Members of Knesset,

What does the peace treaty with Jordan contain? In the Washington Declaration we announced the end to the state of belligerency between Israel and Jordan. The peace treaty which will be signed tomorrow elevates our relations to the highest level full peace and it comprises everything: from full diplomatic relations, the appointment of ambassadors and the establishment of embassies, to environment, the economy, and every field of endeavor.

What did we argue about, discuss? About the demarcation of the international boundary, water, security, the refugee problem, the nature of bilateral relations in short, normalization. Normalization means an Israeli bus departing from the central bus station in Jerusalem for Amman; normalization means Jordanian commercial planes crossing Israeli airspace on their way to Europe.

The international boundary is delimited, according to the treaty, with reference to the Mandatory boundary between the land of Israel and Transjordan. I must note here that this boundary was defined only verbally at the beginning of the Mandate period, and, with the exception of several kilometers at its southern end, was never demarcated. We had to jointly delimit the boundary and agree on how to mark it. We agreed, following negotiations, on a boundary based on the Mandate boundary the armistice line between Jordan and Israel in 1949, which has appeared on our maps since the early days of the state.

However, both sides also agreed to take into consideration the reality that has been created over the years, by means of mutual, minor border corrections. Neither state conceded a single square centimeter of land in relation to the boundary defined in the armistice agreement. These corrections will enable the settlements in the Arava to continue to cultivate the land as they do today. These lands will remain under Israeli sovereignty, and they will continue to use the same water for irrigation. The minor border corrections also took into account security considerations and the proximity to the Arava road. In one location, a special arrangement was agreed upon with regard to some of the lands of Zofar.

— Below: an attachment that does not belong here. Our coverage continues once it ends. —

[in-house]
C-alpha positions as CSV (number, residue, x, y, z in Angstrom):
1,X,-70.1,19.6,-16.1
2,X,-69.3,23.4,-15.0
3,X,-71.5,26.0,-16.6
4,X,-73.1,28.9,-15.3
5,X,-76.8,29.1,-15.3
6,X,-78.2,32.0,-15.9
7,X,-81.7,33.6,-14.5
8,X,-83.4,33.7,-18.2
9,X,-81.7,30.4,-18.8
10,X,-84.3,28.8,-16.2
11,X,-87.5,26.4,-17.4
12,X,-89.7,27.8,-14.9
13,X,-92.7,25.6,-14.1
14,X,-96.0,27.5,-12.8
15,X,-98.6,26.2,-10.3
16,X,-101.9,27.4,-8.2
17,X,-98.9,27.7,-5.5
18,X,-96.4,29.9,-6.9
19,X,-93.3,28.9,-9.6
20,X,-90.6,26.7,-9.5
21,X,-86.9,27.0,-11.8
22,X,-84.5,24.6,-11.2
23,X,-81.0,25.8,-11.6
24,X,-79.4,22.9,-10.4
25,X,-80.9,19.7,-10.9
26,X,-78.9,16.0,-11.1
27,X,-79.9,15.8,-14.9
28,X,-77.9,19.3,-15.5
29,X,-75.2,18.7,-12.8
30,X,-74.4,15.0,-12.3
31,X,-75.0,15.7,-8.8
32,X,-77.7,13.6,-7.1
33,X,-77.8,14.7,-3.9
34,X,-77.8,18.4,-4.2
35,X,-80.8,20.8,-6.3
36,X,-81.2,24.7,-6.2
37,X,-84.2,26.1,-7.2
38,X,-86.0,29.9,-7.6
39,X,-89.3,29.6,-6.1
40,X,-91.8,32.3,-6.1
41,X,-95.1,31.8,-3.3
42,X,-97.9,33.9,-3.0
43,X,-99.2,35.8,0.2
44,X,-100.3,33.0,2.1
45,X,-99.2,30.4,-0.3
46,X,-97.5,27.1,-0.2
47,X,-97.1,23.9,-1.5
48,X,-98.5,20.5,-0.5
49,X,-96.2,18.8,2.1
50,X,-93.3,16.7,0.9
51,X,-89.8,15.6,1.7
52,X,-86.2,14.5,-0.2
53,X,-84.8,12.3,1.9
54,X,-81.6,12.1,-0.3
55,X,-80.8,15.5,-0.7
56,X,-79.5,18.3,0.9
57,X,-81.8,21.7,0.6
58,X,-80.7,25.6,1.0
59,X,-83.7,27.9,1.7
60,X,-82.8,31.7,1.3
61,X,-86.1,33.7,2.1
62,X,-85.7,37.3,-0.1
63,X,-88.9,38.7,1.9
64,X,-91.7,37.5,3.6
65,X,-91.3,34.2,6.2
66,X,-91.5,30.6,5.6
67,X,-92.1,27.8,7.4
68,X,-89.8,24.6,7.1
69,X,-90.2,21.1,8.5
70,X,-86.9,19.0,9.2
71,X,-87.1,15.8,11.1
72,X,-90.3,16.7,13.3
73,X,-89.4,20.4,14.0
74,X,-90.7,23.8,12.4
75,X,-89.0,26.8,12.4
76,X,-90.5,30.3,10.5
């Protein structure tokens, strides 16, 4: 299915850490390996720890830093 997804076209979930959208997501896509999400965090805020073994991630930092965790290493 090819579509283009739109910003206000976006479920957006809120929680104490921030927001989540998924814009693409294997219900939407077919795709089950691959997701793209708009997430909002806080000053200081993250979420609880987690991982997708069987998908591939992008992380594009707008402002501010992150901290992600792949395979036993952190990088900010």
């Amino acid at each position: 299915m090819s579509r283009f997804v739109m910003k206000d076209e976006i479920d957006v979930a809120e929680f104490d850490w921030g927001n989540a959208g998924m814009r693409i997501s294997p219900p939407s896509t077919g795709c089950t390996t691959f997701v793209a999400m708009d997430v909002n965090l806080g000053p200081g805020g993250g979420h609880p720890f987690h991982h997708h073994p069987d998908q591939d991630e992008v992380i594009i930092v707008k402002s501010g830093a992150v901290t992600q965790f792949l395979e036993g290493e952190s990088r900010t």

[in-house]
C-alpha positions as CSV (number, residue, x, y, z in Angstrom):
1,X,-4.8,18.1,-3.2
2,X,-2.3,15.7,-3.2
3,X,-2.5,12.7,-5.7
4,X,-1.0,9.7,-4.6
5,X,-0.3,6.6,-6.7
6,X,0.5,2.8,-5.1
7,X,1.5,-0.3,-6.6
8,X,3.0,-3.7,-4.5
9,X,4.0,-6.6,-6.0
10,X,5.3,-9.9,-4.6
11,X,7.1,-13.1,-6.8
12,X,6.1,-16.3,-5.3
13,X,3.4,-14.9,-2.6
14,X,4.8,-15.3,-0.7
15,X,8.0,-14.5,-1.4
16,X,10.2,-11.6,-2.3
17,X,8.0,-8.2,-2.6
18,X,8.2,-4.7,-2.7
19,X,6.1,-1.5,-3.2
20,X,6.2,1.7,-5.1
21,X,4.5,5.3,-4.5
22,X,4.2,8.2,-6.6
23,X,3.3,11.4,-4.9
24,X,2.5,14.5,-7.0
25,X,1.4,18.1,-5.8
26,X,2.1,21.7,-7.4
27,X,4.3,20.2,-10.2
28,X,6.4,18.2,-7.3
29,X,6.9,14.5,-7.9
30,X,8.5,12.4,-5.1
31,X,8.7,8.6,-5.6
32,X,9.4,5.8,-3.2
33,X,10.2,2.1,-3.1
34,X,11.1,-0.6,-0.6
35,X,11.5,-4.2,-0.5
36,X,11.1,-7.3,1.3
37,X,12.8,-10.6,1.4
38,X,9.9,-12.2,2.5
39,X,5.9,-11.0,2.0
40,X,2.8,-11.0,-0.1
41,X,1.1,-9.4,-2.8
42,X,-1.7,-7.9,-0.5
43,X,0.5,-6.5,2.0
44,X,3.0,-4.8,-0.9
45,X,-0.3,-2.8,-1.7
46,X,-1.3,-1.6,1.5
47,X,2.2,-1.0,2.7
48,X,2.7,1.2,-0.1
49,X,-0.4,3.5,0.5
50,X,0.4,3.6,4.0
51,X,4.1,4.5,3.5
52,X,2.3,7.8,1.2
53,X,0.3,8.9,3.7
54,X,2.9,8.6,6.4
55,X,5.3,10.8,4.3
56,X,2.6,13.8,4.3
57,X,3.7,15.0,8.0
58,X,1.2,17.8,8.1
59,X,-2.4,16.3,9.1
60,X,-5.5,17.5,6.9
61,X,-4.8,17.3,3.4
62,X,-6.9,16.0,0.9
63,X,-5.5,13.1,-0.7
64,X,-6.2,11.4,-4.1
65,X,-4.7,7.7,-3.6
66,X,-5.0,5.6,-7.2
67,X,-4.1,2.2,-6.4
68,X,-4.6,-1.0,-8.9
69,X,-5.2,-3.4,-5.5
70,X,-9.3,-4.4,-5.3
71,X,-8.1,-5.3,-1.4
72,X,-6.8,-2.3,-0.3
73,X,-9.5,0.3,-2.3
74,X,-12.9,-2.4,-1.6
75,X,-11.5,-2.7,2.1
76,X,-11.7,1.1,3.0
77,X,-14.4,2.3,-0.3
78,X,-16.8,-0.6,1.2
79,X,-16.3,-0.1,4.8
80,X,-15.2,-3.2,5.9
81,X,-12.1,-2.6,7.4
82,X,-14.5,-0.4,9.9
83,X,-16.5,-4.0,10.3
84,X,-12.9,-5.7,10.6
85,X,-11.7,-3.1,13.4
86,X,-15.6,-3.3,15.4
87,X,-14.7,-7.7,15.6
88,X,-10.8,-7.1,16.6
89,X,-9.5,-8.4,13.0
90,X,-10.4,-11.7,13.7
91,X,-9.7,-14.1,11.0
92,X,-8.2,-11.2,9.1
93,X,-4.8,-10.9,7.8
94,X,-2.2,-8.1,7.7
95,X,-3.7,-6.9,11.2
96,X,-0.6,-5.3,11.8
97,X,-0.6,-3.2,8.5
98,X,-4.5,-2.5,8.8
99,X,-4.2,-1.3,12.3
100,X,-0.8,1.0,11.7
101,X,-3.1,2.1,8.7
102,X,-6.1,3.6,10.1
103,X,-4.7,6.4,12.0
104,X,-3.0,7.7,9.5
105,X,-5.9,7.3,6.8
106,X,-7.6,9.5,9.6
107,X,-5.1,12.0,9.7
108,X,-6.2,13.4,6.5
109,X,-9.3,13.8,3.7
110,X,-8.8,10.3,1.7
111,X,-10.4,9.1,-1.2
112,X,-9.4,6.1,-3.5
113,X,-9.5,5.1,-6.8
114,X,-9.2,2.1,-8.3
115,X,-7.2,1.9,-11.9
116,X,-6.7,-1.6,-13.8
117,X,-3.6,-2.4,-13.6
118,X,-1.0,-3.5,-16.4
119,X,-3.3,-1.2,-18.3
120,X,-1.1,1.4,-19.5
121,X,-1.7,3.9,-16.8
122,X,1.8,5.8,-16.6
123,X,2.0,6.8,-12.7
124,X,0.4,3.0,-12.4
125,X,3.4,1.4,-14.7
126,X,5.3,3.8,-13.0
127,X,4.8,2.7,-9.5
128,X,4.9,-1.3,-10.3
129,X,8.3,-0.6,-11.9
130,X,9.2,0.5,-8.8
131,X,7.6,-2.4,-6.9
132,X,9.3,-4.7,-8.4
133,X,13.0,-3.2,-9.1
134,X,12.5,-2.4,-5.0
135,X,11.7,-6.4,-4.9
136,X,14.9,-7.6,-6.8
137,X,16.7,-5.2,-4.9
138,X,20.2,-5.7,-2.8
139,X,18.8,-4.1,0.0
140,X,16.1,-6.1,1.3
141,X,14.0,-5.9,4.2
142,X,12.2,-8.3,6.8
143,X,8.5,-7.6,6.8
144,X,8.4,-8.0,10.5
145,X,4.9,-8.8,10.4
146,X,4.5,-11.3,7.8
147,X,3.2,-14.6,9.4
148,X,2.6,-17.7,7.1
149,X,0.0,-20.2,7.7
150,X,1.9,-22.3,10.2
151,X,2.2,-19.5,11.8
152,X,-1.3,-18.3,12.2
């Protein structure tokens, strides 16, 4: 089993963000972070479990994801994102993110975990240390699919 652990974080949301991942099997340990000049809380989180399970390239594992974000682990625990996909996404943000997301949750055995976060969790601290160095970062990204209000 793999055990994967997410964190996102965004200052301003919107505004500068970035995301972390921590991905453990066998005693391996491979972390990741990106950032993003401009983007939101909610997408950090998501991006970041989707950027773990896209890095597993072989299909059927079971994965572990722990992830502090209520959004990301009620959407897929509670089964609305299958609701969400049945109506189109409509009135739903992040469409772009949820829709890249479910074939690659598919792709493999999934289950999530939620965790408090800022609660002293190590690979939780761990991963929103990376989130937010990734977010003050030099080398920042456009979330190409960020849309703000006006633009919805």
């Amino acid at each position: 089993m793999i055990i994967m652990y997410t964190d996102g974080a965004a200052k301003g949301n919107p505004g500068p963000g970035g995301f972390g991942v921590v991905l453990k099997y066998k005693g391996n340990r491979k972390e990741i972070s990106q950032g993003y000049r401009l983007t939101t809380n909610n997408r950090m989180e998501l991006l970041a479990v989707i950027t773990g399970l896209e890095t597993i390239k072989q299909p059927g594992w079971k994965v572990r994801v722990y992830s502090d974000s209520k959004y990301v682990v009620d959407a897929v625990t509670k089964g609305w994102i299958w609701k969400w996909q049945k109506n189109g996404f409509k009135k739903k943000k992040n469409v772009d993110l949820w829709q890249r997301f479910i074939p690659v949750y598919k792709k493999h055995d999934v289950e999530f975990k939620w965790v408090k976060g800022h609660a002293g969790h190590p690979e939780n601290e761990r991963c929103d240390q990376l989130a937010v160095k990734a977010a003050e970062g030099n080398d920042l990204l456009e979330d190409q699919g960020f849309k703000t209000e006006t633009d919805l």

Members of Knesset,

The question of the transfer of land to Jordan in return for land transfered from Jordan to Israeli sovereignty was reviewed by the Attorney General, along with the other legal aspects of the treaty. To the extent that the implementation of the peace treaty will require legislation, appropriate bills will be submitted to the Knesset in order to complete the legislation wihtin the three months allotted in the treaty.

The peace treaty with Jordan stipulates that the supply of water to the settlements in the Arava will be provided from the Jordanian side in the current quantity, and perhaps beyond that. Parallel to this, we shall transfer to Jordan considerable amounts of water, as detailed in the treaty, from the north. The existing wells, whether under Israeli or Jordanian sovereignty, will be operated technically by an Israeli company

under Jordanian sovereignty.

Minor border corrections could not be applied to the cultivated lands of the settlement of Zofar, which are located several kilometers inside Jordan, according to the new international boundary. A special arrangement was therefore agreed upon, to continue for 25 years, with an option of extension. This arrangement, which will allow for the continued cultivation of the land, is based on an arrangement previously arrived at through negotiation with regard to the small island [on the Jordan River] located near Ashdot Ya’acov. This tract of land, 830 dunams, under the private ownership of the Israeli Electric Company since the time of Pinhas Rotenberg, remained within Israeli territory after 1948, although under Jordan sovereignty. This is not a leasing arrangement but rather an arrangement that will allow for the continuation of current activity as well as for the development of jonit projects with Jordan. The Arava settlements and Kibbutz Ashdot Ya’acov which will be affected by the arrangement have expressed their consent.

Members of Knesset,

With regard to water, Israel agreed to transfer to Jordan 50 million cubic meters of water annually from the northern part of the country. The parties agreed to establish two dams, on the Jordan and Yarmouk Rivers, once funds will be found for this purpose. These will provide Jordan with an additional, similar quantity of water. Future plans also include water projects in the Arava which will allow for joint development, in both Israeli and Jordanian sovereign territory.

Mr. Speaker, Members of Knesset,

The major purpose of the security provisions of the treaty is to ensure that neither state, and for us the emphasis is of course on Jordan, will be able to join a hostile coalition. We believe that the treaty provides an apt solution to this. Jordan committed itself to wage war against terrorism, both operatives and infrastructure, and to cooperate to prevent the infiltration of terrorists across the border between us.

Our Jordanian neighbors also raised the refugee issue. The negotiations were not easy. Article 8 of the treaty addresses this issue. It notes that the Arab-Israeli conflict gave rise to human problems on both sides, not only on one. The treaty defines frameworks to deal with the problems of the refugees and displaced persons. Of course, and this is the basic premise of all parties, these problems can only be resolved on a bilateral basis.